Visual field examination (perimetry)

A visual field examination provides the doctor with important information for the diagnosis of retinitis pigmentosa. The visual field is the area we can see with one eye without moving it or changing the direction of our gaze. In people with retinitis pigmentosa, the visual field is restricted because of retinal damage. Consequently, these people fail to see certain objects in their surroundings, particularly in the area of peripheral vision. They may, for example, not see a curb or a car approaching from the side, run into obstacles, or miss an outstretched hand when being greeted. In the final stage, only a small visual field remains right in the centre, while the peripheral areas are completely obscured. Doctors refer to this condition as tunnel vision.

A restricted visual field can be documented with perimetry in the course of the diagnosis.

Examining twilight and night vision

The human eye has the ability to adapt to the prevailing light conditions, which normally allows us to sufficiently perceive our surroundings even at night or at dusk. For example, upon entering a dark room coming from a brightly lit area, we cannot see anything initially. The so-called dark adaptation occurs shortly afterwards as the rods and cones in the retina adjust their sensitivity to the incident light: The longer we stay in the dark, the more easily we can find our way around.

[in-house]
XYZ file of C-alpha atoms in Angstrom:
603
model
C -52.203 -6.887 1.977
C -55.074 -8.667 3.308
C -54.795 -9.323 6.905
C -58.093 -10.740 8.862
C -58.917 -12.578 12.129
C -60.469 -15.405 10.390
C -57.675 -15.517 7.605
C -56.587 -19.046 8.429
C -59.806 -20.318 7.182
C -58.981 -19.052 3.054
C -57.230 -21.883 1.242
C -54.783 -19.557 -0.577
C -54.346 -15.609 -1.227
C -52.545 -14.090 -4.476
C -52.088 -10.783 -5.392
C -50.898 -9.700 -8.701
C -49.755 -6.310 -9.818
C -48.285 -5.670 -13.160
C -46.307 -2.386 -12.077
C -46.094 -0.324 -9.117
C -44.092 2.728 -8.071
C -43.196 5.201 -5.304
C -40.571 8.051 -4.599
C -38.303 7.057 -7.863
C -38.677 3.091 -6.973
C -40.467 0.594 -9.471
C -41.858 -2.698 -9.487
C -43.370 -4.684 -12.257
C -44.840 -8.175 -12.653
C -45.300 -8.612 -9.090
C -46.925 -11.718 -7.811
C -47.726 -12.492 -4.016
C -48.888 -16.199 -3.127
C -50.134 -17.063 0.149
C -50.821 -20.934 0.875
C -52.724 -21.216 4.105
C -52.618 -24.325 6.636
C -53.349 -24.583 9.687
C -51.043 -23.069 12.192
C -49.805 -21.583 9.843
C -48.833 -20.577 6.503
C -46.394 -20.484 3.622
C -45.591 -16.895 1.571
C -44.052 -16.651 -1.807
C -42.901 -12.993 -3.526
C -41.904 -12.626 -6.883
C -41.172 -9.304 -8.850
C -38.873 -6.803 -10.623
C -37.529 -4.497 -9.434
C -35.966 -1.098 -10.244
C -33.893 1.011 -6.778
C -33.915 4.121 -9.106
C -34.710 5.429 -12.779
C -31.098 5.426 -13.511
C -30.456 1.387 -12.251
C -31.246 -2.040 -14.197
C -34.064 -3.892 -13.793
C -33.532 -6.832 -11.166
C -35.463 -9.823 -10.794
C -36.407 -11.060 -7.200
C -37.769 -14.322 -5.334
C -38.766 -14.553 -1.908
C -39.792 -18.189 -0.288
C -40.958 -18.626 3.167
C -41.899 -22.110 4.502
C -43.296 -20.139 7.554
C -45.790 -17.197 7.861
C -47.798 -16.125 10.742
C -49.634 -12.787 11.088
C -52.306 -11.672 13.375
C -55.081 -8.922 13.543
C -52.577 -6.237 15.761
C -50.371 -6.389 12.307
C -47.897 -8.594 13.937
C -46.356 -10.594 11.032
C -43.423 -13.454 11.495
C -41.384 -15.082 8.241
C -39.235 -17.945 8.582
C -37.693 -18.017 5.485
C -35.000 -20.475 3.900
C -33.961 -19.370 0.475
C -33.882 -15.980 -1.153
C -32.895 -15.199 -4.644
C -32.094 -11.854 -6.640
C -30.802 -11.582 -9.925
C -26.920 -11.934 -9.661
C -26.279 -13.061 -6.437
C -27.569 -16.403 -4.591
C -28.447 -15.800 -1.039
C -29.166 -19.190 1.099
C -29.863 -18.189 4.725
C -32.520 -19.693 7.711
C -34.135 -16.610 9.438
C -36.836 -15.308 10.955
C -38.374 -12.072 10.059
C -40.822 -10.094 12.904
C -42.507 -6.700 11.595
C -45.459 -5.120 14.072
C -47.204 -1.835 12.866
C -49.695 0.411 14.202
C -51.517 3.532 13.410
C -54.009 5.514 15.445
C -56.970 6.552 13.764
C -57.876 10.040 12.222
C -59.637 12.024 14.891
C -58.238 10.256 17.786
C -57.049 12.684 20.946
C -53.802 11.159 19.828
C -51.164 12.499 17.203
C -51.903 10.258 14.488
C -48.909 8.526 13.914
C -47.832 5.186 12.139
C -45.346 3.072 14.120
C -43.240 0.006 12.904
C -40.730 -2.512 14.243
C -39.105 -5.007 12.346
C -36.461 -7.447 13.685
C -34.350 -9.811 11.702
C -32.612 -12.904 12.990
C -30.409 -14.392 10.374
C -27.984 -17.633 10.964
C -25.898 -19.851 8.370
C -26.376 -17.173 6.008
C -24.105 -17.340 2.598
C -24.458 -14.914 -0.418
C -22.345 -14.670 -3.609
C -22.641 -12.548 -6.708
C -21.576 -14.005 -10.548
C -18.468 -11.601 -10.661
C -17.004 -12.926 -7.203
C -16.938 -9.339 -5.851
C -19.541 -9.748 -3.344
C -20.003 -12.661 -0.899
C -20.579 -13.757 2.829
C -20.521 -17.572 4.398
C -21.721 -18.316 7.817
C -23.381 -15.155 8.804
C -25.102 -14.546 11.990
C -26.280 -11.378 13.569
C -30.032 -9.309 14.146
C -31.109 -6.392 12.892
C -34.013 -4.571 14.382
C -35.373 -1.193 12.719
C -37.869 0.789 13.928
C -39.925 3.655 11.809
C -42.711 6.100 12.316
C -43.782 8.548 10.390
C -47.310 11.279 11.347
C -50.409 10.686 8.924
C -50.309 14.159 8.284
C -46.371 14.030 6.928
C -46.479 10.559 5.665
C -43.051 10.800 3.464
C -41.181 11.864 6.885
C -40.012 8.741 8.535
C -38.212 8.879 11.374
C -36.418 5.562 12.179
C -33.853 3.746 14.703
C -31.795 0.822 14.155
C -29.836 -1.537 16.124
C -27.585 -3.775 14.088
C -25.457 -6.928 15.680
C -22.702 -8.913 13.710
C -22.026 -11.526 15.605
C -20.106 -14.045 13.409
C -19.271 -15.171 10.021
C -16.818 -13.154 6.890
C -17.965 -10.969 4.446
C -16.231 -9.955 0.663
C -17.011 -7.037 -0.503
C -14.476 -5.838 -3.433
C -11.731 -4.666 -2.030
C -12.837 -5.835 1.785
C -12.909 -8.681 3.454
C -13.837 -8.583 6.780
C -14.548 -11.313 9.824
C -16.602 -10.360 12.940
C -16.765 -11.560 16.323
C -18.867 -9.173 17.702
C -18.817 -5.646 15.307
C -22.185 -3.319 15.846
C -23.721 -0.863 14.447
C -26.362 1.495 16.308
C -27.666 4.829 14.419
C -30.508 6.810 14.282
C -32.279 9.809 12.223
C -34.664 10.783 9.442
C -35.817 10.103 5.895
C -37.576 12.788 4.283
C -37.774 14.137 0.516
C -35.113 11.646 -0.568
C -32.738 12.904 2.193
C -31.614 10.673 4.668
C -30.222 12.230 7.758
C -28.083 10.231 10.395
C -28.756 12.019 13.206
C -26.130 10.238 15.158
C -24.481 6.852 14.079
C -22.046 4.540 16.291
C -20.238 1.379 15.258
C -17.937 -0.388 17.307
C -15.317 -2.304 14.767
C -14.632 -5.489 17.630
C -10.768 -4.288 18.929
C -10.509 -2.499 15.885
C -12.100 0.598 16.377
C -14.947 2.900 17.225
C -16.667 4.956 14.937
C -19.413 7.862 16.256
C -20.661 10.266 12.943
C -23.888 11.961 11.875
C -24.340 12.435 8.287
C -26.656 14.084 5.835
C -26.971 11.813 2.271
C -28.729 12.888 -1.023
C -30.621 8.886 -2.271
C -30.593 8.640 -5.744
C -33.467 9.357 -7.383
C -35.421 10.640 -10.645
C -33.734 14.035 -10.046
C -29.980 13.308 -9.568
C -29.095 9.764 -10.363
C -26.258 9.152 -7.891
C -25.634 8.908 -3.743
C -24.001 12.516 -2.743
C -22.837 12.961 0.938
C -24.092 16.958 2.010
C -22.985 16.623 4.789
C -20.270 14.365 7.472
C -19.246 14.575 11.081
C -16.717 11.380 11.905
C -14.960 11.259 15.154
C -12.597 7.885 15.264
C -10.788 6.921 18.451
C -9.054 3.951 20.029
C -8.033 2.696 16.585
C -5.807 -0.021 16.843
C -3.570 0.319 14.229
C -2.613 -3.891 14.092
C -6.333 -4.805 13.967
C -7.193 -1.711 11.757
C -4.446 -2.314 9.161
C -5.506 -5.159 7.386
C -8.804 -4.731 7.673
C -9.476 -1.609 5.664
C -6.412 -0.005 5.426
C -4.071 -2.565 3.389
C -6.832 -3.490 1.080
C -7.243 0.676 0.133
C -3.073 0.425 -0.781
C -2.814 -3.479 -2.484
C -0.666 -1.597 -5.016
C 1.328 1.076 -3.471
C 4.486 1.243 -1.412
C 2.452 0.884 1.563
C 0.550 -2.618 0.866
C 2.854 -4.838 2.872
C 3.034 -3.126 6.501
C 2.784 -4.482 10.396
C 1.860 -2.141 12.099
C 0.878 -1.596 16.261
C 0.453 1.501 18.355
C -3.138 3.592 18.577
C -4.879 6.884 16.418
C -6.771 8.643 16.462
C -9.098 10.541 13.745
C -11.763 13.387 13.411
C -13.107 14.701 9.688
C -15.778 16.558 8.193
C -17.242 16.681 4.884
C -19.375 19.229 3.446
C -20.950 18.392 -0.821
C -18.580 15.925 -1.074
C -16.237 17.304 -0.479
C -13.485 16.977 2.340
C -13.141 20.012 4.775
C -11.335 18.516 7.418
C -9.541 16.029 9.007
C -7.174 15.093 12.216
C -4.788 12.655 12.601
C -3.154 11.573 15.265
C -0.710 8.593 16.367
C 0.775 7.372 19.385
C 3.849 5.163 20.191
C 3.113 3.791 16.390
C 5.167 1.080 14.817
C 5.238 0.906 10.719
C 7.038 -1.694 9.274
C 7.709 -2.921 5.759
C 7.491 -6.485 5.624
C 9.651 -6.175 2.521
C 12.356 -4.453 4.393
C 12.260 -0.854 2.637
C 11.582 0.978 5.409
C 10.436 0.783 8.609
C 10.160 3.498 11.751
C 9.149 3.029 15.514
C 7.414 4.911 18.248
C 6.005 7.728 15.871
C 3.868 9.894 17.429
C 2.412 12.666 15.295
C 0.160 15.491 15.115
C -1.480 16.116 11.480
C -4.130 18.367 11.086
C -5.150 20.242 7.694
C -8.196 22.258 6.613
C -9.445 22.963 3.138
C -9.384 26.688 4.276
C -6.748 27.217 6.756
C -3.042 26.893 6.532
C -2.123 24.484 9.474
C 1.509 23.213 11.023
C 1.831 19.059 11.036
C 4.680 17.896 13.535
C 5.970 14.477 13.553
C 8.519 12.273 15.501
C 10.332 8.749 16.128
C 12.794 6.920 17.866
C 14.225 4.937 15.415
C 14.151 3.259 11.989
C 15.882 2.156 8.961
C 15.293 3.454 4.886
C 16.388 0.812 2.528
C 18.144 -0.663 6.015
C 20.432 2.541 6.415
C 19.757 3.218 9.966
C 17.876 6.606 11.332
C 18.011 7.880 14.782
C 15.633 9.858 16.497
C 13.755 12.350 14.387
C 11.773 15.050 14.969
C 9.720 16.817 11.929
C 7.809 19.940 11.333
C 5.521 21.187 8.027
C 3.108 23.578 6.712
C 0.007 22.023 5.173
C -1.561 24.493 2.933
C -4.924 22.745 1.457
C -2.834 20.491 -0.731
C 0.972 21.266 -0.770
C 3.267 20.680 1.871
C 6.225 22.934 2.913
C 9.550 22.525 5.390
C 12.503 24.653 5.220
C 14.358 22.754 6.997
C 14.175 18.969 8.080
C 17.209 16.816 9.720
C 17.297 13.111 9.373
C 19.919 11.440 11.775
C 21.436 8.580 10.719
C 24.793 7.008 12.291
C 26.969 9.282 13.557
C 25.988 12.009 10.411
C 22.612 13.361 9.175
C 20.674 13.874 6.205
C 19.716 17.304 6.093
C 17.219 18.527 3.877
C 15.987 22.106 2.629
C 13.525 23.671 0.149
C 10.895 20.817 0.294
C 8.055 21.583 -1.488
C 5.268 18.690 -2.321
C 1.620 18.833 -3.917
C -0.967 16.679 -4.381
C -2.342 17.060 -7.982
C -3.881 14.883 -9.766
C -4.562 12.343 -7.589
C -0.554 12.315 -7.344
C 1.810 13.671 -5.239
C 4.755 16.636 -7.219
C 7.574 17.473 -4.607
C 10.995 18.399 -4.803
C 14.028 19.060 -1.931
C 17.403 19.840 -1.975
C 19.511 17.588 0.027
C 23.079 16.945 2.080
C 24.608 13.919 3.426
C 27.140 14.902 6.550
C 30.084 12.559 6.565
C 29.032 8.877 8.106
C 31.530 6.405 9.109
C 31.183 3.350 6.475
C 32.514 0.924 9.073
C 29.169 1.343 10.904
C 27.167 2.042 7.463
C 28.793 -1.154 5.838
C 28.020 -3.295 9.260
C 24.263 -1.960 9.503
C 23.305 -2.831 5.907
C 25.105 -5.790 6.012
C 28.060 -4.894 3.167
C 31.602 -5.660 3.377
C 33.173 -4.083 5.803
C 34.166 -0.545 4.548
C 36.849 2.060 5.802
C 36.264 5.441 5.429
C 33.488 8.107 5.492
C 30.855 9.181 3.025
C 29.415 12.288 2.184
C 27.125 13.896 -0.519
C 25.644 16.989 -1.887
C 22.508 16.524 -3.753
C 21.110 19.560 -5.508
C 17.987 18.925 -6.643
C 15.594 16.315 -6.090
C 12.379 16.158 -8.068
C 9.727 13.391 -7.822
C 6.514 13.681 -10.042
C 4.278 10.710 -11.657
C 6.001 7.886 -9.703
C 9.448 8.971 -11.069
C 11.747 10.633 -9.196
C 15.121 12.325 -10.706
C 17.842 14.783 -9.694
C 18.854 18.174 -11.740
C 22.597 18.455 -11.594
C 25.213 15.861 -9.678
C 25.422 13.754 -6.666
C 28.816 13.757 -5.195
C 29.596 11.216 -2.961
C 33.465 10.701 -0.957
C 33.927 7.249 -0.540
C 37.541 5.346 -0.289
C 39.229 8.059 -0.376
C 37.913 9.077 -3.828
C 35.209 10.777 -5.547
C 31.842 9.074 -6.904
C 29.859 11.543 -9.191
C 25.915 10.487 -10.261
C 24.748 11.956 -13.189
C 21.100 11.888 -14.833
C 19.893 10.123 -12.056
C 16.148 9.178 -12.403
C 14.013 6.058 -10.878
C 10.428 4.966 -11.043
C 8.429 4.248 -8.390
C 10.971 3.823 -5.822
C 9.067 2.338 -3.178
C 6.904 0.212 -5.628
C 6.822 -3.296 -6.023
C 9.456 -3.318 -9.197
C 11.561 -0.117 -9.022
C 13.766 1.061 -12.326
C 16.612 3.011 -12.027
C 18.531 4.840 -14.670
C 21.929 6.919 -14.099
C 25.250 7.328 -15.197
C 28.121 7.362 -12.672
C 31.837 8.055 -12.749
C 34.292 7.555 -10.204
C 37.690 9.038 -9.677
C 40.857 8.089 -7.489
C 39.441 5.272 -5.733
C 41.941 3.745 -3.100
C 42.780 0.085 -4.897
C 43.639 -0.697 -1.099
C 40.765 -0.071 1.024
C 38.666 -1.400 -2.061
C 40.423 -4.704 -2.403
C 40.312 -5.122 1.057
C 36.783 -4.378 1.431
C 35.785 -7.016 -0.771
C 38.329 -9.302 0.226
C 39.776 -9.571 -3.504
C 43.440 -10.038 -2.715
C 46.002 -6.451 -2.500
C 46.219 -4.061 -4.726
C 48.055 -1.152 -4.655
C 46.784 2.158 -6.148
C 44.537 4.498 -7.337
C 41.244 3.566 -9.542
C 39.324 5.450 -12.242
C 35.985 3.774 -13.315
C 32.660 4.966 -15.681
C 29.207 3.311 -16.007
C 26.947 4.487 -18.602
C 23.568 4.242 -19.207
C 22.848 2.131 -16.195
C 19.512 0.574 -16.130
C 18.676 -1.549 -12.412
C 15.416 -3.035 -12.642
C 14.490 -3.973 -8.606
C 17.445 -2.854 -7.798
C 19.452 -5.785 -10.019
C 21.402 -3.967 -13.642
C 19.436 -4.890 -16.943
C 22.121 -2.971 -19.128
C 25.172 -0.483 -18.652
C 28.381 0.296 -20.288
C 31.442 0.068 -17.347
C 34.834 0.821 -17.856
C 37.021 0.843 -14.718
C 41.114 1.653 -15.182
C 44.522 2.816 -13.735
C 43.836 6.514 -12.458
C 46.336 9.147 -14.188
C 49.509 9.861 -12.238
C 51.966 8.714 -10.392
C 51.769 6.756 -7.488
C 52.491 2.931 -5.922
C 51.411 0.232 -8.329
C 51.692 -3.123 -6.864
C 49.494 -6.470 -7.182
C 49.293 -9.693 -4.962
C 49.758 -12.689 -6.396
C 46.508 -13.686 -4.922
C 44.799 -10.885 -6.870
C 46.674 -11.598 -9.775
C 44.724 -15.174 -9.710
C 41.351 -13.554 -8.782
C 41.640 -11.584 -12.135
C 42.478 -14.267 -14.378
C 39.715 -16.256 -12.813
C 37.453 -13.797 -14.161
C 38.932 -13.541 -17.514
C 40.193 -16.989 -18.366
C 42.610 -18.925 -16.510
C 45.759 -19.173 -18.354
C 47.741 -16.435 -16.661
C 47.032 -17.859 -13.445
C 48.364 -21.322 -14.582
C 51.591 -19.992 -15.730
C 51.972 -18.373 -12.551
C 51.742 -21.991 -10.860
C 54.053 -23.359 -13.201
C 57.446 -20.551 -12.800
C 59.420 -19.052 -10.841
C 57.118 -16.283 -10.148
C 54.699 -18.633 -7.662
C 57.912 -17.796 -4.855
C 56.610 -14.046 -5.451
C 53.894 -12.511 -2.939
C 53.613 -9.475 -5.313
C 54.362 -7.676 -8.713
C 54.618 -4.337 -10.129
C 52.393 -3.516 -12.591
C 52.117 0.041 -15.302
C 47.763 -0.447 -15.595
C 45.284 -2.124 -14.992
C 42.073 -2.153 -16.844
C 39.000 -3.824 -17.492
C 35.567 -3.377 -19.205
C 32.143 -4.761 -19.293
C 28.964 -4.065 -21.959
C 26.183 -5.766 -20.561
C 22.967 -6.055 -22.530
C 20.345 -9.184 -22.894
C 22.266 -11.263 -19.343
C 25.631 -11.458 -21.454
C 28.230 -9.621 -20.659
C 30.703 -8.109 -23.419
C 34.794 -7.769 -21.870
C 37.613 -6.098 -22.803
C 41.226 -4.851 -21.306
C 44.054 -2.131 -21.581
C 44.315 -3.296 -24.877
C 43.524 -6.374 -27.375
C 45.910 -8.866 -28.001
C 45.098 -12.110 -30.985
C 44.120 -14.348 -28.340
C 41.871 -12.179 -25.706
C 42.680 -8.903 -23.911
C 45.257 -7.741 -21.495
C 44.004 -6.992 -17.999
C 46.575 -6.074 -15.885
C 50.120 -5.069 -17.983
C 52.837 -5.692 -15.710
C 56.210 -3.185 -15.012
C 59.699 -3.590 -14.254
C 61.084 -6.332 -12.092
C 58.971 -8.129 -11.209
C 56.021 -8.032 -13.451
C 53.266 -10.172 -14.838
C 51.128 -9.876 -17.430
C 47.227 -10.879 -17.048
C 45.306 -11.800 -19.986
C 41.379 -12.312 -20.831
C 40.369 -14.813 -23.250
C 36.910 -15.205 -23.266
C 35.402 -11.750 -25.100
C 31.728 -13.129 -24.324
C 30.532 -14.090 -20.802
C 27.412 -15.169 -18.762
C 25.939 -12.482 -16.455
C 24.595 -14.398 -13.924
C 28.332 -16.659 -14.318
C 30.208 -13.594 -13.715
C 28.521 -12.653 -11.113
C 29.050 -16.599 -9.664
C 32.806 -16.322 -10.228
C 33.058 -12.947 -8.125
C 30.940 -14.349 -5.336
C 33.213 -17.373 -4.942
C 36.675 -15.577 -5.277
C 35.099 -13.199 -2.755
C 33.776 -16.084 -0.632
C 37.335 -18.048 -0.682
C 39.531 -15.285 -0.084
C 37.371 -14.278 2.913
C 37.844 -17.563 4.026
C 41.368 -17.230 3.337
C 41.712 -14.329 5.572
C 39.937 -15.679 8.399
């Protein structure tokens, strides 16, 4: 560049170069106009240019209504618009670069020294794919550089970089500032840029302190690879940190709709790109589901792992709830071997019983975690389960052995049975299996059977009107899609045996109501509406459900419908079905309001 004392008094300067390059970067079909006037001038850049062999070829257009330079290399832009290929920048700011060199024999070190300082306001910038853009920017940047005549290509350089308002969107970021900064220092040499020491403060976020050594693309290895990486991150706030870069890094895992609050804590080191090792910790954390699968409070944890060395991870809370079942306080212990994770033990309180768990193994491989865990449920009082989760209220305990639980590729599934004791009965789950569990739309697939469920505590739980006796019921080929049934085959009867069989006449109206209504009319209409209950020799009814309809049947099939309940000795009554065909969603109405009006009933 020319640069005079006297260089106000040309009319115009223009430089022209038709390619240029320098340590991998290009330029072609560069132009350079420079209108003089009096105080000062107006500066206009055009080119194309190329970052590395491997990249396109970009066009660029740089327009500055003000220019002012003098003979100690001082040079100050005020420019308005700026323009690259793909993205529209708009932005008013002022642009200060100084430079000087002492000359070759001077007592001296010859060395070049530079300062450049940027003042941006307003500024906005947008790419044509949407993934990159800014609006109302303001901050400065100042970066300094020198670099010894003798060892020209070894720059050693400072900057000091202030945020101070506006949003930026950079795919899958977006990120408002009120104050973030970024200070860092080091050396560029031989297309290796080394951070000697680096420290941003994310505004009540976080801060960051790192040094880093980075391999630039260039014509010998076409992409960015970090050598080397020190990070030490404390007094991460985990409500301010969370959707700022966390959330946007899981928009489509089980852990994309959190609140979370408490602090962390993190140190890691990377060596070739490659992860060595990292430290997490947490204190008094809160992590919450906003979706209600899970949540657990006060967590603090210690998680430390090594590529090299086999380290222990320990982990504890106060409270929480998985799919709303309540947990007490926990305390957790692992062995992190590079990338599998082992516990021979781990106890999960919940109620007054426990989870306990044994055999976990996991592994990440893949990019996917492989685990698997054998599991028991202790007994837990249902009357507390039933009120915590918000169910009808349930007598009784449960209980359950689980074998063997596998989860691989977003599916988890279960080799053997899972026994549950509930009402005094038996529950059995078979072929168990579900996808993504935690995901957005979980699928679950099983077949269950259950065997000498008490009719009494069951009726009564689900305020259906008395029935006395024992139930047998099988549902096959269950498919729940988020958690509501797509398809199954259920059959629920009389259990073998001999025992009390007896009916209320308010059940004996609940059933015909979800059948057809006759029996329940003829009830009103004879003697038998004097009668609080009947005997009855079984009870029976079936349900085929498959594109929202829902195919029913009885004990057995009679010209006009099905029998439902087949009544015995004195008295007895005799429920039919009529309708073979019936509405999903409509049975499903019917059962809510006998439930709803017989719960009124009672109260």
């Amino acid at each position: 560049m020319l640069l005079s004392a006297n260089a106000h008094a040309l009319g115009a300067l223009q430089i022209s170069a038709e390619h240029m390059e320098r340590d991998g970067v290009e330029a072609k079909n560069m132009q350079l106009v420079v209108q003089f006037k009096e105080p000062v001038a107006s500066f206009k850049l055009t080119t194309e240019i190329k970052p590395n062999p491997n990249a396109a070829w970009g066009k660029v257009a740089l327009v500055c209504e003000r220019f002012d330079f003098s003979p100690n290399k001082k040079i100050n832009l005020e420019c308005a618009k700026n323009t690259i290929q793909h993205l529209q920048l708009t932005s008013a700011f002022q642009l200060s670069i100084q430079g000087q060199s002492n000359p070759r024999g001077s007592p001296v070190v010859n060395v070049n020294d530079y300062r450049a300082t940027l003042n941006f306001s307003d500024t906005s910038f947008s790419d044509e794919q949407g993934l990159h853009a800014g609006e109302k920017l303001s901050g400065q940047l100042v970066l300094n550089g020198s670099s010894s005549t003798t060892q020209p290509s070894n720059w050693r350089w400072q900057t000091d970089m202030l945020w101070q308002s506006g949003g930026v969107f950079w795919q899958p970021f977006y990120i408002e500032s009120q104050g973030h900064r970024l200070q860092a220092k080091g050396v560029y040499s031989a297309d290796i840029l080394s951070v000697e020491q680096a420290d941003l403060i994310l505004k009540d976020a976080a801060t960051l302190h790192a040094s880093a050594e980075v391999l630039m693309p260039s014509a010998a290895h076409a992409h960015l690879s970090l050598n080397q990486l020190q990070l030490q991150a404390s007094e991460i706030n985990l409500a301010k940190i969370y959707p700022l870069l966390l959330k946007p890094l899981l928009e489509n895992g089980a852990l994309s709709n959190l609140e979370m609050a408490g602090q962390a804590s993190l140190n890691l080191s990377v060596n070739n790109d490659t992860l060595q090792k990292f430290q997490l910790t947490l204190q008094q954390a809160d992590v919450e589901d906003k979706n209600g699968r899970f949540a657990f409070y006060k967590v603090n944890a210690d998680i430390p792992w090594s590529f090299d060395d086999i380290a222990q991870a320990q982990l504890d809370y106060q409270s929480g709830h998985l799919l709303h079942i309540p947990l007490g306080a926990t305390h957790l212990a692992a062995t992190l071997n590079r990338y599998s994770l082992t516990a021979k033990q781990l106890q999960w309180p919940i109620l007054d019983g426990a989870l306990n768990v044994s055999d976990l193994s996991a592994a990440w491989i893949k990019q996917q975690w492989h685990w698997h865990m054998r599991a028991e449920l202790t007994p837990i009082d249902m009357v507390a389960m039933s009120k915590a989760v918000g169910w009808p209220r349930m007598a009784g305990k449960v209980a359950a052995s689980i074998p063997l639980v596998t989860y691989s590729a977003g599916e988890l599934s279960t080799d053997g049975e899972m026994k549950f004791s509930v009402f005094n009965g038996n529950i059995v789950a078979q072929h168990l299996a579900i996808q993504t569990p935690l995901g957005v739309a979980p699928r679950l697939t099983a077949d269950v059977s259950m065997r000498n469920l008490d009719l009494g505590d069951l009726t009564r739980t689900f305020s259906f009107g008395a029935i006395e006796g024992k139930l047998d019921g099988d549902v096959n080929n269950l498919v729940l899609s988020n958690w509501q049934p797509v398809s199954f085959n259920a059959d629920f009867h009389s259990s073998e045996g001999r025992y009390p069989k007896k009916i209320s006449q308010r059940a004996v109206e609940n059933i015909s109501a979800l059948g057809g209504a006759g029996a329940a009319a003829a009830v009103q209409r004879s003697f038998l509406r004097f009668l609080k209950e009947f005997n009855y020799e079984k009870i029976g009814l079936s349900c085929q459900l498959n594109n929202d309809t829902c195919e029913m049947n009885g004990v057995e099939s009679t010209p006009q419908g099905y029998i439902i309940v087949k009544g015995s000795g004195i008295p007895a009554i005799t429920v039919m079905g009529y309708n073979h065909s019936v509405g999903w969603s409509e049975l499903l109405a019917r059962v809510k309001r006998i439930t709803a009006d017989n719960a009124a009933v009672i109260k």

People suffering from retinitis pigmentosa frequently experience problems with insufficient twilight and night vision and the associated orientation, even at a young age. This night blindness is caused by the loss of the rods that are principally responsible for low-light vision. Patients therefore have to rely almost exclusively on the performance of the cones to see in the dark. As a consequence, the eyes can only adapt to darkness to a very limited extent and vision remains poor even after staying in the dark for an extended time.